While watching the Athletics lose another game (sigh), I dusted off this paper and coded up a quick implementation. It seems to work, although I’m having some problem with the tone mapping bits, and haven’t bothered getting any color into it yet. It’s not really very useful, except perhaps for making backgrounds for your desktop.
Realtime implementations of this are available, especially as screensavers. My favorite is the electric sheep, which provides a never-ending variety of cool looking flame fractals.
Another cool link from the Geometry Junkbox: George Hart’s instructions on building Soda Straw Tensegrity Structures. I can see myself wandering off to the store to buy soda straws, paper clips and rubberbands tonight.
I like arts and crafts, particularly those with a mathematical bent. Wholemovement – The Work of Bradford Hansen-Smith shows what cool stuff you can do with paper plates. Be sure to read the commentary about the “wholeness of circles” and the like. I’d like some of whatever he’s smoking. Found this while perusing the terrific Geometry Junkyard, which I noticed now has an RSS feed. I’ll be adding it to my list shortly.
The recent Wired article on the use of evolutionary computation to optimize Formula-1 cars has been getting a bit of press lately, and finally made it to Slashdot. Buried in the comments I found a link to some work of which I was previously unaware: Differential Evolution. You can also read a matching tech report. The nifty thing is that DE works on real valued functions rather than discrete ones, which may make it more easily adaptable to optimizing functions which are more naturally represented in floating point. I haven’t skimmed the paper, but I suspect this evening I’ll be coding up my own version in Python to try to sort out the details.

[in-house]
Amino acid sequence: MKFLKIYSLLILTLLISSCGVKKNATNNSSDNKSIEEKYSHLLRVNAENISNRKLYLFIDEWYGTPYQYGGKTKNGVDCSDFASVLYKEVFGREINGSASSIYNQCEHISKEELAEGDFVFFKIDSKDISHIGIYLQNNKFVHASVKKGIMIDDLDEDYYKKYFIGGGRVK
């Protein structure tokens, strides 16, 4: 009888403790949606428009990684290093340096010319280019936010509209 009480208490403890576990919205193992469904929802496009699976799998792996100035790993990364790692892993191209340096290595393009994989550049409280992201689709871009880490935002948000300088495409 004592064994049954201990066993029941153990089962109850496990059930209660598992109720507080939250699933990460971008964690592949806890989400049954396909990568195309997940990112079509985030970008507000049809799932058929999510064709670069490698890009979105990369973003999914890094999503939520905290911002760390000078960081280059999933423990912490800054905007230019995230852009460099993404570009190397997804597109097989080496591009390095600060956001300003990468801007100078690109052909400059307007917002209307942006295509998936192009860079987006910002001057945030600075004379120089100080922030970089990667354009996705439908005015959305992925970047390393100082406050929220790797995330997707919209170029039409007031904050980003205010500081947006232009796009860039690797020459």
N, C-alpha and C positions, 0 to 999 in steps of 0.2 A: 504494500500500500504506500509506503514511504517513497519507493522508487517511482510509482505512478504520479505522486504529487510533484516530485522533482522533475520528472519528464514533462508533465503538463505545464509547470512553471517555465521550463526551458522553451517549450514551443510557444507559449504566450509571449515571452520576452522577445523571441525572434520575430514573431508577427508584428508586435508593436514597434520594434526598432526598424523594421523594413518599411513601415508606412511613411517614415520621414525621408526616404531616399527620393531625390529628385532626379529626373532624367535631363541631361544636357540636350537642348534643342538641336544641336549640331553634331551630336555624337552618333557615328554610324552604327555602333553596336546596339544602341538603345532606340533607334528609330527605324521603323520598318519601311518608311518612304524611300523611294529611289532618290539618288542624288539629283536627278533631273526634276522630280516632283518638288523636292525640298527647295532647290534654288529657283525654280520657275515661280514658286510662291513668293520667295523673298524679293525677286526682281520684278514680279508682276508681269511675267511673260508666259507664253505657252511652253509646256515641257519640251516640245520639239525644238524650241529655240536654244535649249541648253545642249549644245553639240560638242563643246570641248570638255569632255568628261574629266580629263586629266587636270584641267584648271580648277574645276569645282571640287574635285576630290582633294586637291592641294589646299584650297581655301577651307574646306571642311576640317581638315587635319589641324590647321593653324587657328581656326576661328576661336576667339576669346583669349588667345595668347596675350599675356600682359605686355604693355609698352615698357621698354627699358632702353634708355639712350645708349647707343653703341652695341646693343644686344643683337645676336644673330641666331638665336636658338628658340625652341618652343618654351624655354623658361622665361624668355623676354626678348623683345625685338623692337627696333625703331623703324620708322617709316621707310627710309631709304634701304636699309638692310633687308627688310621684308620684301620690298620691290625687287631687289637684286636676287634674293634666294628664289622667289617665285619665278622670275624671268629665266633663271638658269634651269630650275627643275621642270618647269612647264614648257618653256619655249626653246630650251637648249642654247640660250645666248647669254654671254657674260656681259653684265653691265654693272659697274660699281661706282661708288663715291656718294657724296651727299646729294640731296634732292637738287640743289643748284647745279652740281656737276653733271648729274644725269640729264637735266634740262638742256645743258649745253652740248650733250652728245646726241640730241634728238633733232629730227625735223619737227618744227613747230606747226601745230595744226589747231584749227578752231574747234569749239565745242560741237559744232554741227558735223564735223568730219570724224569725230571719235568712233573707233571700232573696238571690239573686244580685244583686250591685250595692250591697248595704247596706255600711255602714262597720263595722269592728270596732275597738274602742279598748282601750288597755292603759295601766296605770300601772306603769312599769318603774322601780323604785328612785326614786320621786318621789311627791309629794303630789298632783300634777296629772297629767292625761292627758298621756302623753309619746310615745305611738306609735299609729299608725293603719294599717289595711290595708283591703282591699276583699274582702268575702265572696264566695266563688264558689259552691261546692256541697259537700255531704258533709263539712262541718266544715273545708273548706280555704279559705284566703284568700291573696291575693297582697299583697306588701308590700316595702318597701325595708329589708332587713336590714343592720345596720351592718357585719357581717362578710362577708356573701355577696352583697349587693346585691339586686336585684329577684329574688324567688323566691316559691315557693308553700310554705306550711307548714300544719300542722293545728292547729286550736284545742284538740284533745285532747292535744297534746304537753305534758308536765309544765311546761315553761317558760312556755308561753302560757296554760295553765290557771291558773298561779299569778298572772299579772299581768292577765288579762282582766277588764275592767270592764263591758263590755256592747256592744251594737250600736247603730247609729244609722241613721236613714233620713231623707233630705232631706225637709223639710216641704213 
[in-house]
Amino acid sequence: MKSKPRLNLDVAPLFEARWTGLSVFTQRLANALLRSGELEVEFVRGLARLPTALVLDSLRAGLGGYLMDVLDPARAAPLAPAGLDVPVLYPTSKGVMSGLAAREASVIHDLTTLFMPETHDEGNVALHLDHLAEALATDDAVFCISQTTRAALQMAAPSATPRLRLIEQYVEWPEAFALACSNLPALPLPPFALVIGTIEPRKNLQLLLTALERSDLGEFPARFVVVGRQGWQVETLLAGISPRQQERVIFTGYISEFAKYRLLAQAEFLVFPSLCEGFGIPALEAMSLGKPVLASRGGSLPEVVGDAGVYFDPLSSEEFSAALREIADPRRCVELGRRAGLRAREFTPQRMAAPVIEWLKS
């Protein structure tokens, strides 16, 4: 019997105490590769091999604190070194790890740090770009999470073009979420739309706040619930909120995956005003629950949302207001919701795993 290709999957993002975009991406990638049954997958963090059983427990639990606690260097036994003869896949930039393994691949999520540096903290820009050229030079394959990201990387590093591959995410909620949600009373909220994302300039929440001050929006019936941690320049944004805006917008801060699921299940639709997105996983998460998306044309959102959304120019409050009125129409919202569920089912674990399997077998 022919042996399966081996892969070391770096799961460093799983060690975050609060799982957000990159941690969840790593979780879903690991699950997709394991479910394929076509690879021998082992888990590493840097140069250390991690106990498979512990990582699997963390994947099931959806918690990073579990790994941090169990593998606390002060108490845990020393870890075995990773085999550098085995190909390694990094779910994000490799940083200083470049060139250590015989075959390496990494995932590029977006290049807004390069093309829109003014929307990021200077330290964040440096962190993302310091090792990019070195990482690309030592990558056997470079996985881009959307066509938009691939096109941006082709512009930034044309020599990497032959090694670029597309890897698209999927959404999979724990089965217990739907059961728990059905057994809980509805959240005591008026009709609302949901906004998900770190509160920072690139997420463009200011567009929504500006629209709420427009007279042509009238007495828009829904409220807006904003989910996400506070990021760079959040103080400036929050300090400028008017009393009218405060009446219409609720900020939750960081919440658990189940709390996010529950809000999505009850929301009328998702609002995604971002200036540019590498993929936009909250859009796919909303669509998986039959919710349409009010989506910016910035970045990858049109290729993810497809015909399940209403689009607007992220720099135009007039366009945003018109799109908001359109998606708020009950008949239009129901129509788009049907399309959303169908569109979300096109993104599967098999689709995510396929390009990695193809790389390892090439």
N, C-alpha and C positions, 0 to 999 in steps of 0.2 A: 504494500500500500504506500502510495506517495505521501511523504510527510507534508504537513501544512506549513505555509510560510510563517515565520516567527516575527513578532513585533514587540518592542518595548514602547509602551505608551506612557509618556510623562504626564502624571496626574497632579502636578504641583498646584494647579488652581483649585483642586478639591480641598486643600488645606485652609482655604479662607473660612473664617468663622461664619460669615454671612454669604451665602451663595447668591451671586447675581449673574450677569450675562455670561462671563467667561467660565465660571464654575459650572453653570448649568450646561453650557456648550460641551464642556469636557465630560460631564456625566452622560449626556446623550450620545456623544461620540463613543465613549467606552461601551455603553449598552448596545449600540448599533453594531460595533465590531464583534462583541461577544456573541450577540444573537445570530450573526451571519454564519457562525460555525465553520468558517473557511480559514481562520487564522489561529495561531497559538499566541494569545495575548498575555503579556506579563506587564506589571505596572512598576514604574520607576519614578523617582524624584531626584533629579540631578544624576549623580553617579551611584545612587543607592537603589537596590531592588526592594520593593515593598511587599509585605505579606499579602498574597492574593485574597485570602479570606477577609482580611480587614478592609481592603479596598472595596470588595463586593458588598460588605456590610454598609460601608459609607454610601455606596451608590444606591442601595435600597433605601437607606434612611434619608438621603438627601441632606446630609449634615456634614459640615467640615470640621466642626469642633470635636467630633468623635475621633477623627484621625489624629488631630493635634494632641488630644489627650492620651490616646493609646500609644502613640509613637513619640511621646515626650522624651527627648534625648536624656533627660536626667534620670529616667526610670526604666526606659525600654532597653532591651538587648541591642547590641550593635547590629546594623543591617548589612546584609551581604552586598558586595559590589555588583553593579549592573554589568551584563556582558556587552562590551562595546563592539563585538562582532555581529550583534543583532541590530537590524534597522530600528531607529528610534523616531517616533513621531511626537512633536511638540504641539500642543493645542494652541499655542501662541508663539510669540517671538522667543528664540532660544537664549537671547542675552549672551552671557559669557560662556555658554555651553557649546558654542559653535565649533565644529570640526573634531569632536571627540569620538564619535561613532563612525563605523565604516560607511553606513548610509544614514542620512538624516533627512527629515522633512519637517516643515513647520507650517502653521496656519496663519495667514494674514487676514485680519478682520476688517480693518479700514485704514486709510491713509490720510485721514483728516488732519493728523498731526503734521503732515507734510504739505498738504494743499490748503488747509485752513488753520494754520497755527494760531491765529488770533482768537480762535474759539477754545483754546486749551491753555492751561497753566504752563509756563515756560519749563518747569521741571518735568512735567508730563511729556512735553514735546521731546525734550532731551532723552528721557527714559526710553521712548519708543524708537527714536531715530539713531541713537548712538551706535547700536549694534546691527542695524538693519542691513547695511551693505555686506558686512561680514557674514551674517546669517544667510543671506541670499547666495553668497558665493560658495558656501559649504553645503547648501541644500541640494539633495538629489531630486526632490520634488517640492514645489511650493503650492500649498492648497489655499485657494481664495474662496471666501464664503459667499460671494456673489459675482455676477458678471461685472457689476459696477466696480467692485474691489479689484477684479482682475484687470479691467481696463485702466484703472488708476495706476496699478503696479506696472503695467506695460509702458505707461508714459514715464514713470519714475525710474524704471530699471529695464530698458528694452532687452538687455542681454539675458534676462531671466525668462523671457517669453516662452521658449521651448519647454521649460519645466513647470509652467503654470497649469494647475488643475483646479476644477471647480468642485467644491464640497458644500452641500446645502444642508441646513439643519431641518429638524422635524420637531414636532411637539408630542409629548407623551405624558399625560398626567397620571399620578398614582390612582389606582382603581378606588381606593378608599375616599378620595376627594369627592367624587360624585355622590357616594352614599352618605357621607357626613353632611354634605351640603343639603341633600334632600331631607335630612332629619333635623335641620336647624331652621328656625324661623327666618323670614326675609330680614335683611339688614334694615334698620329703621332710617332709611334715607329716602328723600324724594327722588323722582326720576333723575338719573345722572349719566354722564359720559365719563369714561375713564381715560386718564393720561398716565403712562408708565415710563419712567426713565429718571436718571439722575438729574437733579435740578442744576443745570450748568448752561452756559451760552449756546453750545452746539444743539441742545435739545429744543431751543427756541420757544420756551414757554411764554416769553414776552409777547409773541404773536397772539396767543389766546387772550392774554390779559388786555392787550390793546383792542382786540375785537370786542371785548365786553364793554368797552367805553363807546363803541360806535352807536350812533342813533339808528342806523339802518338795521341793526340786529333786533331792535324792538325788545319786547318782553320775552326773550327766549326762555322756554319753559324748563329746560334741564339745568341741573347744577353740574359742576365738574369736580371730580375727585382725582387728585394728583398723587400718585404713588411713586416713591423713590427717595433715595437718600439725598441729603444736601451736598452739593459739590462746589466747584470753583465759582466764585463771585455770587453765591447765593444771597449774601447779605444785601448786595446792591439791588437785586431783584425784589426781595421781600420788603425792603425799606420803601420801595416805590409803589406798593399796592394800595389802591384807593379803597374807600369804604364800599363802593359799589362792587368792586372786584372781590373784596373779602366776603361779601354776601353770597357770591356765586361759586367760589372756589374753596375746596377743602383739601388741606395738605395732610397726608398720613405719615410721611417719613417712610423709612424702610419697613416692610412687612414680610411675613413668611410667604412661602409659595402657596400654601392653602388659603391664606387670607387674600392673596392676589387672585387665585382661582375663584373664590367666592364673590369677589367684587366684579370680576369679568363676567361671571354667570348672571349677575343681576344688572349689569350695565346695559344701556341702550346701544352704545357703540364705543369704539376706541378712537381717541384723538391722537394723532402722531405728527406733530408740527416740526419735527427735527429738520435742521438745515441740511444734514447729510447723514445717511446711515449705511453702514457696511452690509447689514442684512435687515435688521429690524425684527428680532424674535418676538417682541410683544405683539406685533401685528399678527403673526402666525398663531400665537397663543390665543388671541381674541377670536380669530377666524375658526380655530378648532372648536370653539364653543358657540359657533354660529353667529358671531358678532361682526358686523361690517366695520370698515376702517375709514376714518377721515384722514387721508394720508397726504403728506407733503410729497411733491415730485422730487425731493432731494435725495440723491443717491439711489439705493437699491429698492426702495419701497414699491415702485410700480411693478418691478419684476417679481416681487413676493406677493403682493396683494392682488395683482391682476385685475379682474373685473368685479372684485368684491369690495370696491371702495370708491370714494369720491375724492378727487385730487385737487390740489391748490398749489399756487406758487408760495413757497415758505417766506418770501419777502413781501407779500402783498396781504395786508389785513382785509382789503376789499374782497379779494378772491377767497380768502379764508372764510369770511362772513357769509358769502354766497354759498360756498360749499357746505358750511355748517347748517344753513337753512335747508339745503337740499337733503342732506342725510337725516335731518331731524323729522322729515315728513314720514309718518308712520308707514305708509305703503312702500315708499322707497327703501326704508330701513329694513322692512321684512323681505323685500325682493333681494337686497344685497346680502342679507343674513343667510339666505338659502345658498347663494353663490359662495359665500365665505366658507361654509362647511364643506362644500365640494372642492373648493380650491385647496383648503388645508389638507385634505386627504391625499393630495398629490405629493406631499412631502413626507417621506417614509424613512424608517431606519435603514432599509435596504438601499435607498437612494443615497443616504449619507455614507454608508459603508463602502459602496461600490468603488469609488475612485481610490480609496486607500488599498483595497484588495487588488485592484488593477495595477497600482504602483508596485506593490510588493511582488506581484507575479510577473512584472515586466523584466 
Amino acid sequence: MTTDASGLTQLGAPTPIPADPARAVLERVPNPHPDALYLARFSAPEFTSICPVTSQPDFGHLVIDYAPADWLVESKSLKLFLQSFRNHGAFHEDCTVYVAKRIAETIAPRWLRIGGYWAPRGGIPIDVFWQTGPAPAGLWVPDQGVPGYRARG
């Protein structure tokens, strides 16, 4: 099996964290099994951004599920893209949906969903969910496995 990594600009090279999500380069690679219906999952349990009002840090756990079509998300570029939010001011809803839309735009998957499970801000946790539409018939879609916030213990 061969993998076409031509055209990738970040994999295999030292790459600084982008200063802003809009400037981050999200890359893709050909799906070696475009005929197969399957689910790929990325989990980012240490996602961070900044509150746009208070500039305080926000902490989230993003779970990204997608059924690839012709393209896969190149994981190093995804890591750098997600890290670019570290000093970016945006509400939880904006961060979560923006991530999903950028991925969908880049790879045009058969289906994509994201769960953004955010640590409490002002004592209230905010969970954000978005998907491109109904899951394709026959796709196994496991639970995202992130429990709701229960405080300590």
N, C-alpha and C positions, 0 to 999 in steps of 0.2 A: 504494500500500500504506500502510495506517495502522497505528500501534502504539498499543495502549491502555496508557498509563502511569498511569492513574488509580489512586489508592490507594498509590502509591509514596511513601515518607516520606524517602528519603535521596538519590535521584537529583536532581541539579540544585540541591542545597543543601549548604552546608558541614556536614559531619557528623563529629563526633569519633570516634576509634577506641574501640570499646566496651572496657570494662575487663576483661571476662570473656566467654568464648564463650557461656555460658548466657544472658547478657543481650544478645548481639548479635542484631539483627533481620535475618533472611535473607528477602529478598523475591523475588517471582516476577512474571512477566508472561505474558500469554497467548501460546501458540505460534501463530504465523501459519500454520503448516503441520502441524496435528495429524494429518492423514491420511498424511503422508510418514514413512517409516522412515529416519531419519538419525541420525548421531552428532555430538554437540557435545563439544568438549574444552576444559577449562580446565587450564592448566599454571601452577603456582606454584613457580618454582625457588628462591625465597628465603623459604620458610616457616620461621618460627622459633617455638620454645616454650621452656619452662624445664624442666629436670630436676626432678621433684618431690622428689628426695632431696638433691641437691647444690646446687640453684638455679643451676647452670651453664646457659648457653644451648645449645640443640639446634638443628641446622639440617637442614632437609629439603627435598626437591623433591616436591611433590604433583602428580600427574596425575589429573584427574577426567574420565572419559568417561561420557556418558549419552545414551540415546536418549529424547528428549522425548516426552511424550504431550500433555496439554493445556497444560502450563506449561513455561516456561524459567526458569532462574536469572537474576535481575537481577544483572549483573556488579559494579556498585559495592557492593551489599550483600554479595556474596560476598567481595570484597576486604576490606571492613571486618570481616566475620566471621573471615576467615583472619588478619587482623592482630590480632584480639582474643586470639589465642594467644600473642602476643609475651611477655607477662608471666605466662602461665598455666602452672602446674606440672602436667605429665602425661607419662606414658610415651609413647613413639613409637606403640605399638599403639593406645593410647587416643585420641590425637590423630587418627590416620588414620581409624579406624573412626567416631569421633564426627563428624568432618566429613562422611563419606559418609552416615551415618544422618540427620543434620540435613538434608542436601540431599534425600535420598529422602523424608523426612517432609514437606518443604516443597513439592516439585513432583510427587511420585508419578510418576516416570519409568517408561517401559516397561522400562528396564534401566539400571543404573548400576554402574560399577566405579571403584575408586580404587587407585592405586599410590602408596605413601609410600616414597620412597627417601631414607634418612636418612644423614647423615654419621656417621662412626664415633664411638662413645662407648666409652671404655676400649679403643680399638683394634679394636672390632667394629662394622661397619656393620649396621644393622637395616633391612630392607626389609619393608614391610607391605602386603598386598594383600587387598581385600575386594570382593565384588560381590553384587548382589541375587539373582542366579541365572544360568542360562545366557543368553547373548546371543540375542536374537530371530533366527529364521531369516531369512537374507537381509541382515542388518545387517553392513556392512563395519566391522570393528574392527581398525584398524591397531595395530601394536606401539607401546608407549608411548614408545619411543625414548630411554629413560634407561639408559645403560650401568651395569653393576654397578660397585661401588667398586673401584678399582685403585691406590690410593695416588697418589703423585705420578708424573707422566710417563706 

Addendum: I had the chance to read the paper at lunch. The idea is really very simple and straightforward to implement. You begin by generating a pool of individuals, each of which contains a vector of floating point values, You can use these values to generate a fitness value for the individual by passing it through a fitness function. Initially, the individuals are assigned random floating point values uniformly generated over sensible domains. In each time step, two individuals are chosen from the population, and a difference vector is generated as the difference between these two individuals. A third individual is chosen, and a subset of its parameters are modified by adding a scaled version of the delta vector to the original values. This new individual is then evaluated, and if its fitness is greater than the previous one, it replaces it in the gene pool.
It seems almost too simple to be useful, but it’s dead simple to code. I’ll have to write up some demo code to give it a try in the not too distant future.
Well, I bailed on the six hour drive down to Mojave to see the launch of SpaceShipOne, but somehow they’ve managed to muddle along without me, and I’m currently watching footage on the major networks. Best wishes to all involved in the project, and I’ll post updates here as the day goes on.
SpaceShipOne is shown here landing during a previous test flight. The craft is actually dropped from a mothership christened “White Knight” at an altitude of 50,000 feet, fires its rockets and climbs to maximum altitude, then glides back to a landing. Previous test flights have reached 40 miles in altidude, today’s attempt will be 68 miles if successful. The pilot, Mike Melvill, is 62 years old and is not carrying a parachute.
Addendum [Mon Jun 21 07:59:48 PDT 2004]: SpaceShipOne has apparently fired its rocket engine and is on its way to apogee. Wahoo!
Addendum [Mon Jun 21 08:14:42 PDT 2004]: Touchdown! Just viewed the landing on MSNBC, he is coasting to a stop after reaching an altitude of 62 miles. Congratulations to all those at Scaled Composites in becoming the first non-governmental power to put a man in space.